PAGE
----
General News of Thu, 23 Aug 201850
Boy drowns in abandoned ‘One-Village, One-Dam’ project
A community has fallen into a state of shock and is infuriated with government following the death of a 14-year-old who drowned while swimming in a deserted “One-Village, One-Dam” project.
On Sunday at around 3PM, Alhassan Arisu went out to play with friends in Samini, a suburb in the Northern region, recounts the victim’s brother Seidu Damba Abdulai.
As the sun began to set and hours passed by, fear set in when Alhassan never returned home.
“We were worried,” Abdulai told Myjoyonline. “We began going to houses and one guy said [Alhassan] had gone to the abandoned dam site. It was at that moment that we knew something wasn’t right.”
At around 6 pm, search teams frantically searched for Alhassan’s body, which was discovered limp from excessive water in his lungs. A local nurse assessed the body and realized he was still alive.
But while en route to the hospital, Alhassan died.
Abdulai blames government for his death. He says when contractors initially made plans to build the dam under the ‘‘One-Village, One-Dam” initiative, residents argued that the dam would hamper on their living conditions.
“The community raised two legitimate concerns,” said Abdulai. Some suggested that the land earmarked for construction was too close to their homes and they feared it would overflow.
Alhassan's body was buried not too far from where he drowned.
"Others said the land was all they had left from their ancestors. Residents, he added, requested compensation for use of the land – land taken from them without any recompense.
The government never responded to our calls,” Abdulai continued.
He says many speculated that the only reason why the East Mamprusi Municipal Assembly (the municipality where Alhassan died) began constructing the dam was to appease President Akufo-Addo, who visited the town earlier this year.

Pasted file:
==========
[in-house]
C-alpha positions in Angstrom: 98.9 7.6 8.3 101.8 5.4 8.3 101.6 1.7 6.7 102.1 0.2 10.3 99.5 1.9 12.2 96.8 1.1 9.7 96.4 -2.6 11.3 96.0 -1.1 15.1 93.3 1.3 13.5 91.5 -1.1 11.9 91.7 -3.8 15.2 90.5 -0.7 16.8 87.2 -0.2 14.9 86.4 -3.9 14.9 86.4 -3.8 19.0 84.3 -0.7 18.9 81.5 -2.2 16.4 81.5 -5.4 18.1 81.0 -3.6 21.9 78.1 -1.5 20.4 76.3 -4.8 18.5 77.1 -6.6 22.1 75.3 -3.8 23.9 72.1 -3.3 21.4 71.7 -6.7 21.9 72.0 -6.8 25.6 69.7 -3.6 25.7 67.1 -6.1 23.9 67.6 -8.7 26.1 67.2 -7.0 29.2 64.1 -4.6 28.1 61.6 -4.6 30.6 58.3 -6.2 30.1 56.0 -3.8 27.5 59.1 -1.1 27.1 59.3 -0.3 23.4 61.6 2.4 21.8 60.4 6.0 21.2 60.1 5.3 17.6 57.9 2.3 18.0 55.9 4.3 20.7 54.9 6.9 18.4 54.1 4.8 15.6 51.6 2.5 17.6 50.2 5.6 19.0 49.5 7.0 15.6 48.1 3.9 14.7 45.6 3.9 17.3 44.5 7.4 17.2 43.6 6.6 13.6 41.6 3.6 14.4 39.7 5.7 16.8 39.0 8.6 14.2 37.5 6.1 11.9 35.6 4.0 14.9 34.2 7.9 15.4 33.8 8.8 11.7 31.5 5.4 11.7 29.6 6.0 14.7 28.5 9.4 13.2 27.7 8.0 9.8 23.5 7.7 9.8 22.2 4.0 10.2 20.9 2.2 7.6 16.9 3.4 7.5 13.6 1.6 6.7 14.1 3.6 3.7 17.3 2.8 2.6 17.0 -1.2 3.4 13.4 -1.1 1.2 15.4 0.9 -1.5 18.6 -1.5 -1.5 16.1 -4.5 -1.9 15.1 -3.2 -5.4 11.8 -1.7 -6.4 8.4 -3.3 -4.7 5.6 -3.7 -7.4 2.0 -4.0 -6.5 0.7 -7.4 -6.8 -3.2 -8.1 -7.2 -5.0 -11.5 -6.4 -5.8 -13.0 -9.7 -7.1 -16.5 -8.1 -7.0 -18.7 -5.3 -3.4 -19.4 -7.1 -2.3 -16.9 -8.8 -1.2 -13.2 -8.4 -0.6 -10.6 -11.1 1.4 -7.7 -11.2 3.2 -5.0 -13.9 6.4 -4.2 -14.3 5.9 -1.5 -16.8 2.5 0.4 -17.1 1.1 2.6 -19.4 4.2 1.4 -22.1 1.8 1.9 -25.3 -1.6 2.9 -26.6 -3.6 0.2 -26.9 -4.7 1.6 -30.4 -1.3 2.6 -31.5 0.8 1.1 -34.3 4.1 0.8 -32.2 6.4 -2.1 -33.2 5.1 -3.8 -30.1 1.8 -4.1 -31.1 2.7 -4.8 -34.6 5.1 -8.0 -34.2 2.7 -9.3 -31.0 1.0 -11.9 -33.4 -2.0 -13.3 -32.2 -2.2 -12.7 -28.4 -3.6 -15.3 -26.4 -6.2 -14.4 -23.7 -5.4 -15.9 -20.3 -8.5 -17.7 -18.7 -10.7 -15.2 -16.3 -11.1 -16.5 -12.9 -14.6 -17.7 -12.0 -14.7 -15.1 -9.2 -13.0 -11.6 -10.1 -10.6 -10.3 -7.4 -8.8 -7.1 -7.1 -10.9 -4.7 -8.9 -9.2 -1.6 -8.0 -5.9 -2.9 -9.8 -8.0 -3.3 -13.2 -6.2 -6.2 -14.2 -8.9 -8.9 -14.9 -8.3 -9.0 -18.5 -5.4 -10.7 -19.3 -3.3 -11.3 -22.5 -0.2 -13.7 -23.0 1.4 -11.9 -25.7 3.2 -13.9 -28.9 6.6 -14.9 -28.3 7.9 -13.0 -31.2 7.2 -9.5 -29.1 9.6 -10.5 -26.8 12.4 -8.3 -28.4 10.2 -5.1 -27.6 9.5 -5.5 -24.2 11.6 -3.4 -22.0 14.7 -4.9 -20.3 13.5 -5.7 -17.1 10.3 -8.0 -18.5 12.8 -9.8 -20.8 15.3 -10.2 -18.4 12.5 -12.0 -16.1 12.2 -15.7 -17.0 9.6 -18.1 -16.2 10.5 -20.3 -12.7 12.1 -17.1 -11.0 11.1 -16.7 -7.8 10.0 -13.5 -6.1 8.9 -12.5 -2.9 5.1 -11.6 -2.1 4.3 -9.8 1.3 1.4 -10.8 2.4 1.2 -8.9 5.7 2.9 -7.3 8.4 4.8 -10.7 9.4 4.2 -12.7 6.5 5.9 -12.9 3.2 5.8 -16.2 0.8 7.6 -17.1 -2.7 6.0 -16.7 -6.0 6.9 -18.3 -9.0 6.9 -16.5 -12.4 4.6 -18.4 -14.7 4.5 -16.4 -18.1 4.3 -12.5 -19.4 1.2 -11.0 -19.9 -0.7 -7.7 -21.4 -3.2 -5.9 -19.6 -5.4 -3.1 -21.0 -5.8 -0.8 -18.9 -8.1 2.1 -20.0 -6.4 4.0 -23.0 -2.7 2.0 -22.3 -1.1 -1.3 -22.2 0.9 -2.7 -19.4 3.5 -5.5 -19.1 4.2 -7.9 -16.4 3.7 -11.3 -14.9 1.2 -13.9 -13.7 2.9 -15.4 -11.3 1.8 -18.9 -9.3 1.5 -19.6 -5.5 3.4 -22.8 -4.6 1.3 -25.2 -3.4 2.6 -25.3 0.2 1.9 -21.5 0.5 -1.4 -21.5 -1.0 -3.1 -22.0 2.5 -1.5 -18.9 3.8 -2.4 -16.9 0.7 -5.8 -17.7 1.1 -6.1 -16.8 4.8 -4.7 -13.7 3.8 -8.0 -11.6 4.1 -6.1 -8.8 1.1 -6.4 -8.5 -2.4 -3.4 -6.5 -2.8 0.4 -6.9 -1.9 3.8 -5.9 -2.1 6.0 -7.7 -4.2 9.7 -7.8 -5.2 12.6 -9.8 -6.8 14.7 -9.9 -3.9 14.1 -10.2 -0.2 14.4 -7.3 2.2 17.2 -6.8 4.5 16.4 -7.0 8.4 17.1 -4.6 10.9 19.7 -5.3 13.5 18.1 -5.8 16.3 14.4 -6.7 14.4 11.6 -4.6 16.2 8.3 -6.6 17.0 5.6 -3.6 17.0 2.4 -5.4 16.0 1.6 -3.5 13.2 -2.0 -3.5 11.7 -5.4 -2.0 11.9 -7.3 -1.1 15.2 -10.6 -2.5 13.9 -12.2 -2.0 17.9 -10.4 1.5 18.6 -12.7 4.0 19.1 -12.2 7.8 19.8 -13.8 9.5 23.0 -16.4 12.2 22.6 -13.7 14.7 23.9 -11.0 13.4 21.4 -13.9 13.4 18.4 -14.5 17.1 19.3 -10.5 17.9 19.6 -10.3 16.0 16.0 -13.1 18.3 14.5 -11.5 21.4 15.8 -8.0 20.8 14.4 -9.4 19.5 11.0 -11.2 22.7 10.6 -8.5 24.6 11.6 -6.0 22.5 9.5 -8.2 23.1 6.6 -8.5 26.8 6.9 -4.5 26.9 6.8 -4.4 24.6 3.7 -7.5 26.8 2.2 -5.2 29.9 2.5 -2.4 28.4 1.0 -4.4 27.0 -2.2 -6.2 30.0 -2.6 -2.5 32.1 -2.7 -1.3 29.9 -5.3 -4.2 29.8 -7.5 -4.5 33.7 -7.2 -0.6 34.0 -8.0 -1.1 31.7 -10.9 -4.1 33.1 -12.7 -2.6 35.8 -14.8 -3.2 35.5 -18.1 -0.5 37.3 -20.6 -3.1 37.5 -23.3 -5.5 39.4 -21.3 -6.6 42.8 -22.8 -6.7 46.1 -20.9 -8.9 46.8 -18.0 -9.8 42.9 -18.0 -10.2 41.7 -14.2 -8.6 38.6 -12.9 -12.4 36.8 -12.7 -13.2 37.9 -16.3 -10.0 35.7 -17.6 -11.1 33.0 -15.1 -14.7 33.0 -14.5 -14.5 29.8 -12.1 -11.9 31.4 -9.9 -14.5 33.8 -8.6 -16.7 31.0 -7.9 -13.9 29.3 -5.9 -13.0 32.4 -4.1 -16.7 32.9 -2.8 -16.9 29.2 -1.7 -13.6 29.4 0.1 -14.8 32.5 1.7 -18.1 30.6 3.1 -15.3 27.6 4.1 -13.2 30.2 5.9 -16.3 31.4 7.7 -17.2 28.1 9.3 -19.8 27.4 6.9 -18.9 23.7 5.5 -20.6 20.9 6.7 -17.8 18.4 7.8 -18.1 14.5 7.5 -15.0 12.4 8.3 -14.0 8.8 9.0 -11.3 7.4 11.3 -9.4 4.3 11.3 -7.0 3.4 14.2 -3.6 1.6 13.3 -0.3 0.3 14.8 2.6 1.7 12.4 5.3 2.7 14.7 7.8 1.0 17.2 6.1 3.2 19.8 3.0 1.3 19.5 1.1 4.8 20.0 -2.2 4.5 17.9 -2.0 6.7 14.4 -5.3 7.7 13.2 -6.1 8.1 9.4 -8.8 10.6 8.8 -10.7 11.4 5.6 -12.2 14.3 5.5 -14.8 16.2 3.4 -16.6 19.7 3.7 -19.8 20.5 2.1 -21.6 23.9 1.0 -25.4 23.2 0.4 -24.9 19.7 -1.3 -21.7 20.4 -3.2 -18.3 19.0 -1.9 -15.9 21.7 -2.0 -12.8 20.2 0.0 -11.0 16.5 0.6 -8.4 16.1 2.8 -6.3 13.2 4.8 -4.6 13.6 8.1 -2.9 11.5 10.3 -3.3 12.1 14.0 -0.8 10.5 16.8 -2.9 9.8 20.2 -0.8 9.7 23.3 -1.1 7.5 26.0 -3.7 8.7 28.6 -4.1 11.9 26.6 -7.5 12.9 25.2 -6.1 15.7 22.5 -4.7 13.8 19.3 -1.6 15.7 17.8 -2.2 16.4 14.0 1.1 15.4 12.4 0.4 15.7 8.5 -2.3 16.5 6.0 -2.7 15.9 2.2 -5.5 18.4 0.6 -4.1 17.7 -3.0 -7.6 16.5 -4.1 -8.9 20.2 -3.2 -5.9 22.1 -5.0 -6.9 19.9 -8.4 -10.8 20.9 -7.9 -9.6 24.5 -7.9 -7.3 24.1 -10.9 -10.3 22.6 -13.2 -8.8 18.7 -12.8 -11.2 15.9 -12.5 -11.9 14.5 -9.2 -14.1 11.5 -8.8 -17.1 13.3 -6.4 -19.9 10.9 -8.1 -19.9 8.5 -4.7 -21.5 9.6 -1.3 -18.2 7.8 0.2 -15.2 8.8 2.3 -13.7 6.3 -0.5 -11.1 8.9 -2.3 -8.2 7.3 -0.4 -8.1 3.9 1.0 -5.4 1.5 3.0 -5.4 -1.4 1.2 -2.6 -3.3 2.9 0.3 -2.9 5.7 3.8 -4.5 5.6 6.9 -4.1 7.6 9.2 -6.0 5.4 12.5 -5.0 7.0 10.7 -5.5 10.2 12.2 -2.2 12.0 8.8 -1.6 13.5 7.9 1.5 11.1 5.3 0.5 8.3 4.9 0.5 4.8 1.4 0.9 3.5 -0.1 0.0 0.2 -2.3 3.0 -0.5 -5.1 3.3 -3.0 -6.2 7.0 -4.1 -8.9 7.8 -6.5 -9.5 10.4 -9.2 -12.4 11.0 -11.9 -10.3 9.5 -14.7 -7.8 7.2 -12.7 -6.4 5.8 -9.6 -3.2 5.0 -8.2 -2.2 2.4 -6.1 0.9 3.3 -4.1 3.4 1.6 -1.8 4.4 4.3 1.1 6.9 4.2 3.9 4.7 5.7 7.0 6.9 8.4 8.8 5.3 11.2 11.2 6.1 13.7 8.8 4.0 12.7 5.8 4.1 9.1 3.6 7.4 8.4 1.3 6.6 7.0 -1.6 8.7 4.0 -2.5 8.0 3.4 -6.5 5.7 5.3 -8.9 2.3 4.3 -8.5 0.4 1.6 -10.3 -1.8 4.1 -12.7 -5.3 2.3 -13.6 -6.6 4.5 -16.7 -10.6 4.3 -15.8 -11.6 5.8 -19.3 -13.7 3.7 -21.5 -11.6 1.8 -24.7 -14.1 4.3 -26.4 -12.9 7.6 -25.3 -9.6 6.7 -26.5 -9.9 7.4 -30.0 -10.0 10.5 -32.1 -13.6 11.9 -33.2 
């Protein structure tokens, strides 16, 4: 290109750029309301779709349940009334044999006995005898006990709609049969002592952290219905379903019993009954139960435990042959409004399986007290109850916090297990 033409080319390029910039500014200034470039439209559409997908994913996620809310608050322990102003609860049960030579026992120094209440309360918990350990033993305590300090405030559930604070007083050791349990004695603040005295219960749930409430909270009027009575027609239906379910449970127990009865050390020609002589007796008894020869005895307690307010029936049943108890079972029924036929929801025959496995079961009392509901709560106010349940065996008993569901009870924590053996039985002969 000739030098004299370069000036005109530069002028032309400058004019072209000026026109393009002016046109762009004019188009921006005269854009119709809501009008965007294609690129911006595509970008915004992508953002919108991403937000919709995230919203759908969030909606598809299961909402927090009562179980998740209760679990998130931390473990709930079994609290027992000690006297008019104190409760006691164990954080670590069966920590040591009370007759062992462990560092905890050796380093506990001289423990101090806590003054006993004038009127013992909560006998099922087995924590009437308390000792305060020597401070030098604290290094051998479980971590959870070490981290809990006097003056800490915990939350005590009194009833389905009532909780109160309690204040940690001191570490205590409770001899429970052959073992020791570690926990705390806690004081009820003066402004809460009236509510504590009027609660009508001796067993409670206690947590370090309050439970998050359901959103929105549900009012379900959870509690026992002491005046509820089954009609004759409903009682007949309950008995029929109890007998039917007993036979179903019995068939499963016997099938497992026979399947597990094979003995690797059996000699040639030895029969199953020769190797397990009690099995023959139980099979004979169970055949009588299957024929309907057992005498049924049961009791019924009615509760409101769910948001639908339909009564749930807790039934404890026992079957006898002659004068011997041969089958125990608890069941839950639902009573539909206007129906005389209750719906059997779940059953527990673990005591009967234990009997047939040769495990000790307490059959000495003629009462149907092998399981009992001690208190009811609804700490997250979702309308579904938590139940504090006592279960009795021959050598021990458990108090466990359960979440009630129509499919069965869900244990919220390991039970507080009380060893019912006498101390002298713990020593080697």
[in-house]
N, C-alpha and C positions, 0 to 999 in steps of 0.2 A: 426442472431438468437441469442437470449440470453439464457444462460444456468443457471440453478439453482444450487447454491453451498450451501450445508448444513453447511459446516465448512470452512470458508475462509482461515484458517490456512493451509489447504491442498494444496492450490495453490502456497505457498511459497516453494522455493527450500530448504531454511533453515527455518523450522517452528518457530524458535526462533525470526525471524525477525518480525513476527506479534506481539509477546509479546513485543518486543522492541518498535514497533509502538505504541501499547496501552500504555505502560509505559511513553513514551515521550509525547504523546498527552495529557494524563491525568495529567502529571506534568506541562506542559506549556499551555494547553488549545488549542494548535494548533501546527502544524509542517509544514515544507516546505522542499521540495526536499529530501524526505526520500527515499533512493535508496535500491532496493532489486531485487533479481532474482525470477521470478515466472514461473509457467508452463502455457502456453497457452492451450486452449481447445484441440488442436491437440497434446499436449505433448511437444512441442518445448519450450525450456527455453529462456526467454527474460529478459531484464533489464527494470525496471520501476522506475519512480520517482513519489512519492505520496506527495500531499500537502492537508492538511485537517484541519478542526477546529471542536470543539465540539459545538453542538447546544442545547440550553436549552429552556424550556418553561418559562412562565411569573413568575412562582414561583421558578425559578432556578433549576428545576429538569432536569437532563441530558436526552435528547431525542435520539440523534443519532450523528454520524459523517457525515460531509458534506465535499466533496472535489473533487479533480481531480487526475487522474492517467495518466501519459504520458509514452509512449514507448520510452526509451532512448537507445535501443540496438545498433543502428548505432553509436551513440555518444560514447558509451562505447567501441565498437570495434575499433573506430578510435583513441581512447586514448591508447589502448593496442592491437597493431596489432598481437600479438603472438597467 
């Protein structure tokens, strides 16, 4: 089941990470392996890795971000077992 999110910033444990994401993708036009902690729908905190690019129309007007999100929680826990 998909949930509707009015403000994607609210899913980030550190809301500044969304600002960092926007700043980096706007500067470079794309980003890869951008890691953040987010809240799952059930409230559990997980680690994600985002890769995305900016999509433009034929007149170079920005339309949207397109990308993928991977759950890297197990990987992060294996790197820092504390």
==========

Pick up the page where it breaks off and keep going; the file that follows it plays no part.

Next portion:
The “One-Village, One-Dam” project was an initiative implemented by the Akufo-Addo administration in 2016. Its aim is to provide a continuous water supply for irrigation and agriculture productivity.
Abdulai says that as soon as the President left his visit to Samini, contractors discontinued construction. It is unclear who the municipality hired to build the dam.
“Politicians are playing with people’s lives,” Abdulai said. “One would think that they would mobilize the community to ensure that our voices are heard.”
The East Mamprusi Municipal Assembly did not immediately respond to requests for comment, but on its website, it states that the municipality was “created to promote developments.”
Read more: FutureDams lead supervisor wants gov’t to rethink ‘one village, one dam’ initiative
According to Abdulai, it is customary in his culture to bury a deceased body close to where the death took place. After the burial of his brother near the dam, the area has become a ghost town.
“The place has become a scary place to go. People are frightened to go there to fetch water,” adding that “we didn’t need a dam. We already have places to go for water. We need fertilizers, chemicals and seeds for our farmers. If we had that, the story of our poverty would be very different.”
Abdulai has rallied a group of residents who are raising funds to hire a lawyer to sue the contractors of the project, but “in this part of the country where we are struggling to put food on our tables, where are we going to get the money?”
While they struggle to get funding, all Abdulai has left is memories of his loved brother who is immensely missed.
“He was one of the most brilliant students in his class,” Alhassan’s brother recalled. “He was an excellent boy who has passed on because of our government.”